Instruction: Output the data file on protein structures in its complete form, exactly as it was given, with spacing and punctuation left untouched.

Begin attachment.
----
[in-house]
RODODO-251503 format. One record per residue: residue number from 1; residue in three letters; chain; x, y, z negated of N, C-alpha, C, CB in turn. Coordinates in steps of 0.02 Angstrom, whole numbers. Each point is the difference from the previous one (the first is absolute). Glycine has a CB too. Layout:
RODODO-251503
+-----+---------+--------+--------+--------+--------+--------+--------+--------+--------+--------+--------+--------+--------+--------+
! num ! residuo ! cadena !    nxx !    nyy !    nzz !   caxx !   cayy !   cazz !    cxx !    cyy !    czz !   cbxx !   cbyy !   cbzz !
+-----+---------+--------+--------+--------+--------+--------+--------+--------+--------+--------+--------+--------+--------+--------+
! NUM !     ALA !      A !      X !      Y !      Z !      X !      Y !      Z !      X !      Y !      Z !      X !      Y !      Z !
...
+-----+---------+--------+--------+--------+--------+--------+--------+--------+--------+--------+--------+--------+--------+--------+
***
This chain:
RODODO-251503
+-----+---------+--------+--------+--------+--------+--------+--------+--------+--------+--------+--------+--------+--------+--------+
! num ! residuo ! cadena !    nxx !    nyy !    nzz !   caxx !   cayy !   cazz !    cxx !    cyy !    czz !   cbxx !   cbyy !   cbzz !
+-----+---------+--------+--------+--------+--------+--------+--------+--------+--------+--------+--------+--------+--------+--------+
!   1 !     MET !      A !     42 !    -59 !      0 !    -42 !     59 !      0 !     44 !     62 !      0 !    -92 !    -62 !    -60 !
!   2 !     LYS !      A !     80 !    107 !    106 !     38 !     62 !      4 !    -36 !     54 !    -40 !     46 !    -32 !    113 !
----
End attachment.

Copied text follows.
[in-house]
RODODO-251503 format. One record per residue: residue number from 1; residue in three letters; chain; x, y, z negated of N, C-alpha, C, CB in turn. Coordinates in steps of 0.02 Angstrom, whole numbers. Each point is the difference from the previous one (the first is absolute). Glycine has a CB too. Layout:
RODODO-251503
+-----+---------+--------+--------+--------+--------+--------+--------+--------+--------+--------+--------+--------+--------+--------+
! num ! residuo ! cadena !    nxx !    nyy !    nzz !   caxx !   cayy !   cazz !    cxx !    cyy !    czz !   cbxx !   cbyy !   cbzz !
+-----+---------+--------+--------+--------+--------+--------+--------+--------+--------+--------+--------+--------+--------+--------+
! NUM !     ALA !      A !      X !      Y !      Z !      X !      Y !      Z !      X !      Y !      Z !      X !      Y !      Z !
...
+-----+---------+--------+--------+--------+--------+--------+--------+--------+--------+--------+--------+--------+--------+--------+
***
This chain:
RODODO-251503
+-----+---------+--------+--------+--------+--------+--------+--------+--------+--------+--------+--------+--------+--------+--------+
! num ! residuo ! cadena !    nxx !    nyy !    nzz !   caxx !   cayy !   cazz !    cxx !    cyy !    czz !   cbxx !   cbyy !   cbzz !
+-----+---------+--------+--------+--------+--------+--------+--------+--------+--------+--------+--------+--------+--------+--------+
!   1 !     MET !      A !     42 !    -59 !      0 !    -42 !     59 !      0 !     44 !     62 !      0 !    -92 !    -62 !    -60 !
!   2 !     LYS !      A !     80 !    107 !    106 !     38 !     62 !      4 !    -36 !     54 !    -40 !     46 !    -32 !    113 !